Mycobacterium tuberculosis KatG is a multifunctional heme enzyme responsible for activation of the antibiotic isoniazid. A KatG(S315T) point mutation is found in >50% of isoniazid-resistant clinical isolates. Since isoniazid activation is thought to involve an oxidation reaction, the redox potential of KatG was determined using cyclic voltammetry, square wave voltammetry, and spectroelectrochemical titrations. Isoniazid activation may proceed via a cytochrome P450-like mechanism. Therefore, the possibility that substrate binding by KatG leads to an increase in the heme redox potential and the possibility that KatG(S315T) confers isoniazid resistance by altering the redox potential were examined. Effects of the heme spin state on the reduction potentials of KatG and KatG(S315T) were also determined. Assessment of the Fe3+/Fe2+ couple gave a midpoint potential of ca. -50 mV for both KatG and KatG(S315T). In contrast to cytochrome P450s, addition of substrate had no significant effect on either the KatG or KatG(S315T) redox potential. Conversion of the heme to a low-spin configuration resulted in a -150 to -200 mV shift of the KatG and KatG(S315T) redox potentials. These results suggest that isoniazid resistance conferred by KatG(S315T) is not mediated through changes in the heme redox potential. The redox potentials of isoniazid were also determined using cyclic and square wave voltammetry, and the results provide evidence that the ferric KatG and KatG(S315T) midpoint potentials are too low to promote isoniazid oxidation without formation of a high-valent enzyme intermediate such as compounds I and IT or oxyferrous KatG.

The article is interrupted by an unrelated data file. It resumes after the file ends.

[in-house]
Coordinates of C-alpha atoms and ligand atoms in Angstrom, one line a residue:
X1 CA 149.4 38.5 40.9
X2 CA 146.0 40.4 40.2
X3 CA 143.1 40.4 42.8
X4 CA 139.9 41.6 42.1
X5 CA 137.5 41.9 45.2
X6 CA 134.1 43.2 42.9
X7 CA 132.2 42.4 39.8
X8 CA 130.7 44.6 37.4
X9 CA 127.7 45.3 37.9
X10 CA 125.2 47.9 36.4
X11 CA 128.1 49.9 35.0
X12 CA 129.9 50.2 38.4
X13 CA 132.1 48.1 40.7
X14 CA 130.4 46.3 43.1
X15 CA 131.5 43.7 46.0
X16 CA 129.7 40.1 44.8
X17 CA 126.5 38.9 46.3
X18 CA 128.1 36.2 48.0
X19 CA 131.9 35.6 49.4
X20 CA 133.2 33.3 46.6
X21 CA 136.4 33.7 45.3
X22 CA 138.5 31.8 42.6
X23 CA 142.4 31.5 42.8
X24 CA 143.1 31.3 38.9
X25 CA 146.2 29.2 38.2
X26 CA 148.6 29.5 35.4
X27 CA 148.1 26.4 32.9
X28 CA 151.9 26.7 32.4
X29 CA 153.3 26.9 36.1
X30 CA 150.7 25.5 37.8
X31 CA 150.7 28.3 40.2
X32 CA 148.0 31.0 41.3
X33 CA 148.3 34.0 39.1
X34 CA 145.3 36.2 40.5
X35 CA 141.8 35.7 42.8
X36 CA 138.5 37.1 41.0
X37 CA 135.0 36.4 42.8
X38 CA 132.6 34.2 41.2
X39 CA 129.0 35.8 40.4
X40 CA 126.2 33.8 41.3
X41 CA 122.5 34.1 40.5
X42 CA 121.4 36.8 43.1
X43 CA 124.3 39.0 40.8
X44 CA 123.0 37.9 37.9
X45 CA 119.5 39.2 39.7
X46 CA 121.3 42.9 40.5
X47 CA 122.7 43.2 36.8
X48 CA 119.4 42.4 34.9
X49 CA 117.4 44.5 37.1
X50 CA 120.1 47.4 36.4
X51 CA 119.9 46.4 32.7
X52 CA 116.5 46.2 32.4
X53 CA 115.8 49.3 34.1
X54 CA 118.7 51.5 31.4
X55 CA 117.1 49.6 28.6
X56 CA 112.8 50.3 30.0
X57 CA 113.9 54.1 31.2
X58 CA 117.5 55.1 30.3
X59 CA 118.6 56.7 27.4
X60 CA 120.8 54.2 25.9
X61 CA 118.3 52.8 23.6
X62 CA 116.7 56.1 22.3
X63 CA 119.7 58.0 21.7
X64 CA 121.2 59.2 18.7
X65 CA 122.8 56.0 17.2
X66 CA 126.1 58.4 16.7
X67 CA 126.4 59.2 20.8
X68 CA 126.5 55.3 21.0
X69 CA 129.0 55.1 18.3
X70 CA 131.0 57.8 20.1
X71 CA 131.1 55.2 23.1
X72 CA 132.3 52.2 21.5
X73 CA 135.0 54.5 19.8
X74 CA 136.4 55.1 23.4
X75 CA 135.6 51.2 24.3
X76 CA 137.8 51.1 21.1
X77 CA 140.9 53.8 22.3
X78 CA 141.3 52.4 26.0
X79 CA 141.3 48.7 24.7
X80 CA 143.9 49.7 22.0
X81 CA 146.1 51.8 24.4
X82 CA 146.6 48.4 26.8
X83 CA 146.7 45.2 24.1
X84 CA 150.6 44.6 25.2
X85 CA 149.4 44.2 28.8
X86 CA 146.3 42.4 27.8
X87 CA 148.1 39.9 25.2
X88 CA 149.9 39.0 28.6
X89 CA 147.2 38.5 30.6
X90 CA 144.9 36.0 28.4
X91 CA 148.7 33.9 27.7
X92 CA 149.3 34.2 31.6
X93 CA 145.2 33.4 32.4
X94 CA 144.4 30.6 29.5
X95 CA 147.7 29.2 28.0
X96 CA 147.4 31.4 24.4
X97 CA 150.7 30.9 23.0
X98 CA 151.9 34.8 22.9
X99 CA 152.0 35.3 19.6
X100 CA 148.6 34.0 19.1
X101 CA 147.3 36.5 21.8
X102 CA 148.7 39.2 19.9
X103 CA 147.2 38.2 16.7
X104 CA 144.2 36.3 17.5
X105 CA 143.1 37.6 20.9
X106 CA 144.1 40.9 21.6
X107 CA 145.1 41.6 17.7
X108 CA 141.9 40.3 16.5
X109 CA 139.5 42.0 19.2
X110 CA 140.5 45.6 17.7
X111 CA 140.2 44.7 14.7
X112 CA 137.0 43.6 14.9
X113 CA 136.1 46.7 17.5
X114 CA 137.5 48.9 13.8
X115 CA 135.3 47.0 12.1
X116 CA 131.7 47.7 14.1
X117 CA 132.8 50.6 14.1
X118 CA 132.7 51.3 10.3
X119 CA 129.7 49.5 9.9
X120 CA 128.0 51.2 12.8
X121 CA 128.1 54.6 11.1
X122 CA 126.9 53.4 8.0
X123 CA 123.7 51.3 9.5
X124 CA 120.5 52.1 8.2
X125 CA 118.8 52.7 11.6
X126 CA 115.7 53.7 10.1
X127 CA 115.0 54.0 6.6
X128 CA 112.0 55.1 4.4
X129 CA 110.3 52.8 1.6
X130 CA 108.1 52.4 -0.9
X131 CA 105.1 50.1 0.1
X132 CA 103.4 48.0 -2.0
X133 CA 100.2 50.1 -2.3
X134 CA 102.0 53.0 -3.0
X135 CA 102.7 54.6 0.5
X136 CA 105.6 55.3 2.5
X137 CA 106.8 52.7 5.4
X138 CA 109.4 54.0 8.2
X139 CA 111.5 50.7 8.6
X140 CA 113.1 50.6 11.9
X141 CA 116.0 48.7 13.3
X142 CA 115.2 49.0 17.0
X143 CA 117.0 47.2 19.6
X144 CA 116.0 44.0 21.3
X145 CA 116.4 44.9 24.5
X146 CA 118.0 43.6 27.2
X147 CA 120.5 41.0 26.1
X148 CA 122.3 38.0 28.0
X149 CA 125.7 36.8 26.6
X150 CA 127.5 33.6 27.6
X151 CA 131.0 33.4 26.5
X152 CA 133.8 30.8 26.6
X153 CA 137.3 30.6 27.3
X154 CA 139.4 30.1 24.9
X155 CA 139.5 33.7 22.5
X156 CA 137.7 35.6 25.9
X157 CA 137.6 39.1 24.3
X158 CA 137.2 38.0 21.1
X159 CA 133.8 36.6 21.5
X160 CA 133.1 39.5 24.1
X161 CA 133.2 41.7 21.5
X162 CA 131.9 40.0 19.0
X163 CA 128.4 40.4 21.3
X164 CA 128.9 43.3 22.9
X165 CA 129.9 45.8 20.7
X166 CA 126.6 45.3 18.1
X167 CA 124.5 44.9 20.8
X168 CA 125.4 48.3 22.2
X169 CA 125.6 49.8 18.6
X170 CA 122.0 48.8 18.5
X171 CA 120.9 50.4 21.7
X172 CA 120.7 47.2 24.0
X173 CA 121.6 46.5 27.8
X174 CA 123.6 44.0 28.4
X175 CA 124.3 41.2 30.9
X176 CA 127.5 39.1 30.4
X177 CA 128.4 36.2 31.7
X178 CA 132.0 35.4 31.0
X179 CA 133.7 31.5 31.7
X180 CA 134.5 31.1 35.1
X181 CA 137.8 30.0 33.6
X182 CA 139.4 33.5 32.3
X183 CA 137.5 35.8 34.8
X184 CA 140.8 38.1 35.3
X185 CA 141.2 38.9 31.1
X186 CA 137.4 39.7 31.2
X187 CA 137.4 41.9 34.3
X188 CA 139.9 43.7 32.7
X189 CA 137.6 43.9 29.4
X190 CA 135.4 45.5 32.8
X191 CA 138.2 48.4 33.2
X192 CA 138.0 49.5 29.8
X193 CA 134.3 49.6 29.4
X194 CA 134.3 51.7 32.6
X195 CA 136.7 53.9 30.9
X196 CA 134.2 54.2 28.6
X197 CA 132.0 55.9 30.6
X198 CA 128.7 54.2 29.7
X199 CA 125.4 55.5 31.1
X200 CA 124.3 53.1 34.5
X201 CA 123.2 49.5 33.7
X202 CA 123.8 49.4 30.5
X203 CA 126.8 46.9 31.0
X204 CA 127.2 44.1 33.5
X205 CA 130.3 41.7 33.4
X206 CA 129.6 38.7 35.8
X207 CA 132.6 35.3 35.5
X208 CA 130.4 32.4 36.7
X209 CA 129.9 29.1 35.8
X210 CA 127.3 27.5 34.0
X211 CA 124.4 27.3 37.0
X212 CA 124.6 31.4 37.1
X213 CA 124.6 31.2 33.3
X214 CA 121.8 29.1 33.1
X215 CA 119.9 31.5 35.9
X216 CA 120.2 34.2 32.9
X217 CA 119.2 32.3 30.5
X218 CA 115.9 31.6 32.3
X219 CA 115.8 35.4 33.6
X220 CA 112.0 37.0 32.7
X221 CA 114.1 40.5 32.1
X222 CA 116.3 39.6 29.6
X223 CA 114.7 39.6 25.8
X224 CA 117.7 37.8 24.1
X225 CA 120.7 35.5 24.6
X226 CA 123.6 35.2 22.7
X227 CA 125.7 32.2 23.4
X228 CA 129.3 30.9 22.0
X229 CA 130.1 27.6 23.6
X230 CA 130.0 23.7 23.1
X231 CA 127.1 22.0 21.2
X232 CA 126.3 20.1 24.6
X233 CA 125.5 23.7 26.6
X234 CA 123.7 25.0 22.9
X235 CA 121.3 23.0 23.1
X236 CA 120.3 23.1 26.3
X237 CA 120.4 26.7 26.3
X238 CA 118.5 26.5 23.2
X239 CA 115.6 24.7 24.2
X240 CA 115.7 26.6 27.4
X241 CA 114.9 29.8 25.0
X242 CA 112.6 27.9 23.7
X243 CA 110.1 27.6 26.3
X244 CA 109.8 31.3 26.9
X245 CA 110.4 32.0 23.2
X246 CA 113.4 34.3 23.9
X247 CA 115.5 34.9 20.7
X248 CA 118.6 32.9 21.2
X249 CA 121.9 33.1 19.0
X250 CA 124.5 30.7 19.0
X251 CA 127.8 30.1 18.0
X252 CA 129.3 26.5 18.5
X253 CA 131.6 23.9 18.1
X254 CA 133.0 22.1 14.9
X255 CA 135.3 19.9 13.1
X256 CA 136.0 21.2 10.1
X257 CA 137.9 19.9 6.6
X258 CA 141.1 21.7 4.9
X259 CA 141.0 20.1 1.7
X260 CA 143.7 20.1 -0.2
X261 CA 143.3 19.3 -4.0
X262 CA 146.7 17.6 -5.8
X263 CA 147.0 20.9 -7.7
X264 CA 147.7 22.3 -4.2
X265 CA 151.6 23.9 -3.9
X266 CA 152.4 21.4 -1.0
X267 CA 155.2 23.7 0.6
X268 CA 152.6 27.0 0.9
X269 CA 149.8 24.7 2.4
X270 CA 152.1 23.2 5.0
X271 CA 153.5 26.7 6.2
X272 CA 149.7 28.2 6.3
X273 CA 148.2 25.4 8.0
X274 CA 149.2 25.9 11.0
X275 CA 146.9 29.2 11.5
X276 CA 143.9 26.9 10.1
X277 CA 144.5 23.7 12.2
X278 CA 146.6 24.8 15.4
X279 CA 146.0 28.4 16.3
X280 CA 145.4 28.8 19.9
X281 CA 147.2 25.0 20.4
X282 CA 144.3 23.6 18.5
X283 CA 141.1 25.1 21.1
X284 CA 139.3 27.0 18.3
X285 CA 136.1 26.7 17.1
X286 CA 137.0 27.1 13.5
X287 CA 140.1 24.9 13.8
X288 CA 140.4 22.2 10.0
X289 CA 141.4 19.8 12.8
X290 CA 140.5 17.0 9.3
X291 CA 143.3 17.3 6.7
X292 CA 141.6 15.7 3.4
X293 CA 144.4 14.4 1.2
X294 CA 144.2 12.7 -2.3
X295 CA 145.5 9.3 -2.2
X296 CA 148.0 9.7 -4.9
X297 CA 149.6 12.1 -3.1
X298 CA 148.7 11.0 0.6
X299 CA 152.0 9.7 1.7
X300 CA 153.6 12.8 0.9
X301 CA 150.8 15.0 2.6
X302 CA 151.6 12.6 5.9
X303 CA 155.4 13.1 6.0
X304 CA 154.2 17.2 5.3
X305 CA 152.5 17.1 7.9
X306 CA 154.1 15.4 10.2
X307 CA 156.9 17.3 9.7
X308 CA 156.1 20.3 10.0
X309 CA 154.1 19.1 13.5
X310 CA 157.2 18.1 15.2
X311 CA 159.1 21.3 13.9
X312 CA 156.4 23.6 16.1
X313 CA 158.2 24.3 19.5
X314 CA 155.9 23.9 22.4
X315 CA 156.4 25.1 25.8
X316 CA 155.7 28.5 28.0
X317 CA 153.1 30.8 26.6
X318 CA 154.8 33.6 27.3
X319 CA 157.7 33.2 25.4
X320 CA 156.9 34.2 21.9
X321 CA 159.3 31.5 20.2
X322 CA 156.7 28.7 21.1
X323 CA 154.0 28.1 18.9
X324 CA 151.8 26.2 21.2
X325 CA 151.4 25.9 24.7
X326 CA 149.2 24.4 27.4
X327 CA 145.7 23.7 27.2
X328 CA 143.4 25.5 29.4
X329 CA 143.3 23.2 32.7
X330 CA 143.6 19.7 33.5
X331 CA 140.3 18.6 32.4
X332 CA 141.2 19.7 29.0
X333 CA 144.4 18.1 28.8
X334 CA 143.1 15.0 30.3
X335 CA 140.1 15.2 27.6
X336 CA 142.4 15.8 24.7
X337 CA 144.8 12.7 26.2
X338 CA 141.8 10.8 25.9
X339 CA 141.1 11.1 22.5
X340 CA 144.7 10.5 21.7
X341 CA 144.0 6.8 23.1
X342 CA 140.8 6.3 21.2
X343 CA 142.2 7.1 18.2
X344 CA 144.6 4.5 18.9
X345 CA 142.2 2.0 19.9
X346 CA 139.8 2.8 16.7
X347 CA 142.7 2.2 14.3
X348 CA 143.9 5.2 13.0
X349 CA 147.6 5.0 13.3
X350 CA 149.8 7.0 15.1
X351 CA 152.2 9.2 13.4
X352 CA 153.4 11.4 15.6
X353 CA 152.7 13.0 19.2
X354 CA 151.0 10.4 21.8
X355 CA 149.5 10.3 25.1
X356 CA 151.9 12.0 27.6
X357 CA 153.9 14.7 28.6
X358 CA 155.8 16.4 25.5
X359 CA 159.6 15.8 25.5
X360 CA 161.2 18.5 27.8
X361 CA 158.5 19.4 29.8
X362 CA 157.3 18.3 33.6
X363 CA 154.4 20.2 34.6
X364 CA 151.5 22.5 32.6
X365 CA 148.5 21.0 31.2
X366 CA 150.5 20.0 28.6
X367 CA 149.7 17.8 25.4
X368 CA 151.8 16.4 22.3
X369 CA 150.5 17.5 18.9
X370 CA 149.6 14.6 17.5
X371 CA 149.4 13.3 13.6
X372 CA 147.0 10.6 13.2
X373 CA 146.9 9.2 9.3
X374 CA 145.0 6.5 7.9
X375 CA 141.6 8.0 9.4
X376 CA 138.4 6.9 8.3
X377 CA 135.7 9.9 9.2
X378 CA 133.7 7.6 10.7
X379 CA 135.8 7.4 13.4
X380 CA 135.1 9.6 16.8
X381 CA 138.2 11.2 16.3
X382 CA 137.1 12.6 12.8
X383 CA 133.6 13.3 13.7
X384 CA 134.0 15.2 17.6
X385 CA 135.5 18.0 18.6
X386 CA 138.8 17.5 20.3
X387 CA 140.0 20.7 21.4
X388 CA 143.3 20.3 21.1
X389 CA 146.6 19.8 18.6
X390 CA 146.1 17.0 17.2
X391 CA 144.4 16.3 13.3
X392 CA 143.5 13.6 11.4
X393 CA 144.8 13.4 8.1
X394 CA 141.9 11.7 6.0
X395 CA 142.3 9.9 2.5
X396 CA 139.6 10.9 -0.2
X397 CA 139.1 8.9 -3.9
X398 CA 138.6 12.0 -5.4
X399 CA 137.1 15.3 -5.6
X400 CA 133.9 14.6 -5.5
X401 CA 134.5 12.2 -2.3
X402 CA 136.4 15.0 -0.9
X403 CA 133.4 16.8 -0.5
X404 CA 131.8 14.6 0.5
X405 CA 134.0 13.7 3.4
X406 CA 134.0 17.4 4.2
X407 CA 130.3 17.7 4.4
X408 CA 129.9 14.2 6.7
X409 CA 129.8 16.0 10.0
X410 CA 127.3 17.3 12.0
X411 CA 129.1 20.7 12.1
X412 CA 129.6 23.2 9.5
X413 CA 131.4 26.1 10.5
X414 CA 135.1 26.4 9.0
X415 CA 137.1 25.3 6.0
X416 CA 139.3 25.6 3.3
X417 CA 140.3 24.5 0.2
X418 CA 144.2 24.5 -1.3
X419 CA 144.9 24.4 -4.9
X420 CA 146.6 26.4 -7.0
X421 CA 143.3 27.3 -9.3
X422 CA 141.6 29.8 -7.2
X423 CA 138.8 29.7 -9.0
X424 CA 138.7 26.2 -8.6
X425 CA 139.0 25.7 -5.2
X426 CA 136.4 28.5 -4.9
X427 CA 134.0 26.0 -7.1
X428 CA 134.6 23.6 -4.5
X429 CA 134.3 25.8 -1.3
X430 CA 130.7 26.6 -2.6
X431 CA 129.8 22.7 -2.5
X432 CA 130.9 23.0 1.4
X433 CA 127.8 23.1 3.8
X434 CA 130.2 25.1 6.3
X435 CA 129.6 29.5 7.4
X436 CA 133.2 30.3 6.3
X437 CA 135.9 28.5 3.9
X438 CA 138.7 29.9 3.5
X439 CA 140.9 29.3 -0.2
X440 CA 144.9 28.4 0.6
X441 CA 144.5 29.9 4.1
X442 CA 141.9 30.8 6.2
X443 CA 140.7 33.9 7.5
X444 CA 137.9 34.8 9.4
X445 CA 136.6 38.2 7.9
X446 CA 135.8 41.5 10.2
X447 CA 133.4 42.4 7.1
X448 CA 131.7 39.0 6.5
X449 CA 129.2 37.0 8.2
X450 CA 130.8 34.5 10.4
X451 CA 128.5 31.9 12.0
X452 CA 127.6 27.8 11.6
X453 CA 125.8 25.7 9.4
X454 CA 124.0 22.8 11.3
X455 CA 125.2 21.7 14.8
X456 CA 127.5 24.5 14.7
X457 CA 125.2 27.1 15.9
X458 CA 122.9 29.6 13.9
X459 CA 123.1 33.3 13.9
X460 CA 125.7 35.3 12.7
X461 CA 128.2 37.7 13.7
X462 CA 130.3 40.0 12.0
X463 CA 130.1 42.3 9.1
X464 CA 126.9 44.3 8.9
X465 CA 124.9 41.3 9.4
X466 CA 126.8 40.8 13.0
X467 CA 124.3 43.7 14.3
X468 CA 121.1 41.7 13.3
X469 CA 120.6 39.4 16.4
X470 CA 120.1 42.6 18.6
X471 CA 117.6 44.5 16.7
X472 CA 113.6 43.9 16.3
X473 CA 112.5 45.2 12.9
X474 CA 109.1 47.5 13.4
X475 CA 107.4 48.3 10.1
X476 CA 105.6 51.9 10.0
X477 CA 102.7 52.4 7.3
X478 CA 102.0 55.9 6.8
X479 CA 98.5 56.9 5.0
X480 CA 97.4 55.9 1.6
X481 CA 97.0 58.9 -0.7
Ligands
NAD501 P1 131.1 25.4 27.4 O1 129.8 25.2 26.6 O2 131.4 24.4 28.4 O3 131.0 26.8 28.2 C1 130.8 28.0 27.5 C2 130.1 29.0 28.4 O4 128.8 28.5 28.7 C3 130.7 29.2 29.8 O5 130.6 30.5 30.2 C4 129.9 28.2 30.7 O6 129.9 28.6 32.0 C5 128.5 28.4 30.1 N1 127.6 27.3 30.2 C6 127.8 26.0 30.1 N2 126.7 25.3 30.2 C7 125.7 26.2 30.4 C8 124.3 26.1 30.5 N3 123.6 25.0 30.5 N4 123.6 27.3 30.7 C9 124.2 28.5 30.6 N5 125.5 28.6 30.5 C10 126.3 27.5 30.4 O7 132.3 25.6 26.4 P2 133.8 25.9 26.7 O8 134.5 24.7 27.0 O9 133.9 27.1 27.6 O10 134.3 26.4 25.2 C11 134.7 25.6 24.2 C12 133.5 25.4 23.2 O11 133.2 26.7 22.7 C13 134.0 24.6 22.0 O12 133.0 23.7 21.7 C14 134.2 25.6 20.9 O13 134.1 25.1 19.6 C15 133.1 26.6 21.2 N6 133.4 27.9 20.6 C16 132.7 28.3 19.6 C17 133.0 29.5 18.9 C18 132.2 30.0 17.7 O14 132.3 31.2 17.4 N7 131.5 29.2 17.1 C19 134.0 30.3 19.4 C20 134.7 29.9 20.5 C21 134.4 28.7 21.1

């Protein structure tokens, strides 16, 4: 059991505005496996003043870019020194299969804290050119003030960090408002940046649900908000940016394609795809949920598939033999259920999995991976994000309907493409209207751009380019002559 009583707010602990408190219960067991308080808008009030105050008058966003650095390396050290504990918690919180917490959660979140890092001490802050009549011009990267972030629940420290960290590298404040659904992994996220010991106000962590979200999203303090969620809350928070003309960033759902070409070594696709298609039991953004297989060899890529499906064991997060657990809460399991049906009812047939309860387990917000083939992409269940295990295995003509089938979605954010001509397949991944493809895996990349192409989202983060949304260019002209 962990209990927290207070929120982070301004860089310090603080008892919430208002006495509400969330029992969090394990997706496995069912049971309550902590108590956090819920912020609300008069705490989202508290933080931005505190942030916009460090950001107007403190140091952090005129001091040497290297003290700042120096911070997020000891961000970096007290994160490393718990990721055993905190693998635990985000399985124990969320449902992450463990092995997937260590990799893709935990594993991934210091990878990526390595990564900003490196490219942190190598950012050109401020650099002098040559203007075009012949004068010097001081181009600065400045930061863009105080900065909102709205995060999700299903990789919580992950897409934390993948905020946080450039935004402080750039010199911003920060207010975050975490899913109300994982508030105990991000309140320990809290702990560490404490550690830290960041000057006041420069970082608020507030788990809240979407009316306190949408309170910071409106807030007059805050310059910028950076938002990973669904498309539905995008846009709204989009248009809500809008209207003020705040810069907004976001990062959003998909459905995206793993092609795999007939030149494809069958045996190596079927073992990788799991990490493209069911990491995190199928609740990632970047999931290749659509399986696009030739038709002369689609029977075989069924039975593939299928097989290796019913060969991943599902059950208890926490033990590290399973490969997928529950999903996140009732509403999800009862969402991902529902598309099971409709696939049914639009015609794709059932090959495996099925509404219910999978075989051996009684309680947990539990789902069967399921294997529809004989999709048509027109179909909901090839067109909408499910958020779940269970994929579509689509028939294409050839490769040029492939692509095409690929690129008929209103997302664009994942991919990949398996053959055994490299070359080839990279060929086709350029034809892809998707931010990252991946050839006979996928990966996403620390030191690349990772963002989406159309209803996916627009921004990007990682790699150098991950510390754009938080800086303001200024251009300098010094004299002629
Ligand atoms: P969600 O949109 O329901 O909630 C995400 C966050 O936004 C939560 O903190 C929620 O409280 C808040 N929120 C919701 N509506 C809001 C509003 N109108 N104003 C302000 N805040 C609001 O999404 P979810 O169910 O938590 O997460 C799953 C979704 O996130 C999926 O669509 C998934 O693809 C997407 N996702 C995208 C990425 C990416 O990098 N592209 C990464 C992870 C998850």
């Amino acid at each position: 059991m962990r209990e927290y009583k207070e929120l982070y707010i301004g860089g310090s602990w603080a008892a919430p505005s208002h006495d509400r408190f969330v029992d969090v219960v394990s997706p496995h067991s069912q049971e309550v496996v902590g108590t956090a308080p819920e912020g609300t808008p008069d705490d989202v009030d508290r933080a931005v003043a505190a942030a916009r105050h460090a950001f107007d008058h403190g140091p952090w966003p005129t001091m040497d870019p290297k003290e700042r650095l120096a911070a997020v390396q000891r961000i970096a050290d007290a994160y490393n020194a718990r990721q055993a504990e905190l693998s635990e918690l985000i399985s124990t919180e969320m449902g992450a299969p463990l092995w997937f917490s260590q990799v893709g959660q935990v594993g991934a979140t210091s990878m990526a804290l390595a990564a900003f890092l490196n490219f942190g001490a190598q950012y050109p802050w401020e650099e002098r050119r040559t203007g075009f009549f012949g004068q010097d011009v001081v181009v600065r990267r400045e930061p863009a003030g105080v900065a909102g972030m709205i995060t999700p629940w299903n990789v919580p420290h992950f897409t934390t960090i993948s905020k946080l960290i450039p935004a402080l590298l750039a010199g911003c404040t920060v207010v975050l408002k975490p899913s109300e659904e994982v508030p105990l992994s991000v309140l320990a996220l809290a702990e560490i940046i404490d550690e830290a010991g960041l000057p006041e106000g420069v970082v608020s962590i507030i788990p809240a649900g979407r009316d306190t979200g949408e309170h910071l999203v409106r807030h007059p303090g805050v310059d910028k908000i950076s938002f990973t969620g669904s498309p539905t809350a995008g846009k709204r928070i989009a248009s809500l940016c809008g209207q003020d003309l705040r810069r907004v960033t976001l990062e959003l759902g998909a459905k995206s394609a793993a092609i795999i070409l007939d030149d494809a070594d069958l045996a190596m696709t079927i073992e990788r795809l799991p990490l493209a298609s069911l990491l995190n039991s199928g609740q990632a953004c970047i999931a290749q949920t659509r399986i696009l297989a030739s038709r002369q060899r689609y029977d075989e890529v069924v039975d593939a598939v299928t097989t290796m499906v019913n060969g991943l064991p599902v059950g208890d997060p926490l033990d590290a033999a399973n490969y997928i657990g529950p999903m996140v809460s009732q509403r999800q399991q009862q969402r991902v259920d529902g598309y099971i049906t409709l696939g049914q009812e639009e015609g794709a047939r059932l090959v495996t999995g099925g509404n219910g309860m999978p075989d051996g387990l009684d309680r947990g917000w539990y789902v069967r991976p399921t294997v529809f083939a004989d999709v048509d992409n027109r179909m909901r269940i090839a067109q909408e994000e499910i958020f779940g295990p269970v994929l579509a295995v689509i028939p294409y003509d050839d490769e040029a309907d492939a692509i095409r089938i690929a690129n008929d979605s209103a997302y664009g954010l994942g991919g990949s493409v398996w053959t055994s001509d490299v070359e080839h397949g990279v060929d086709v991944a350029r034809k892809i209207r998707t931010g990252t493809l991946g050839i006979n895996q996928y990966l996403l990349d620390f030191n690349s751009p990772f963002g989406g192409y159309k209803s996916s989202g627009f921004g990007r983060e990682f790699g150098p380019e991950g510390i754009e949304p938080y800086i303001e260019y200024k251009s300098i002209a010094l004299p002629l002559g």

Wengenack, N., H. Lopes, M. Kennedy, P. Tavares, AS Pereira, I. Moura, JJG Moura, and F. Rusnak. "Redox potential of the heme protein KatG from Mycobacterium tuberculosis." Journal of Inorganic Biochemistry. 74 (1999): 336. AbstractWebsite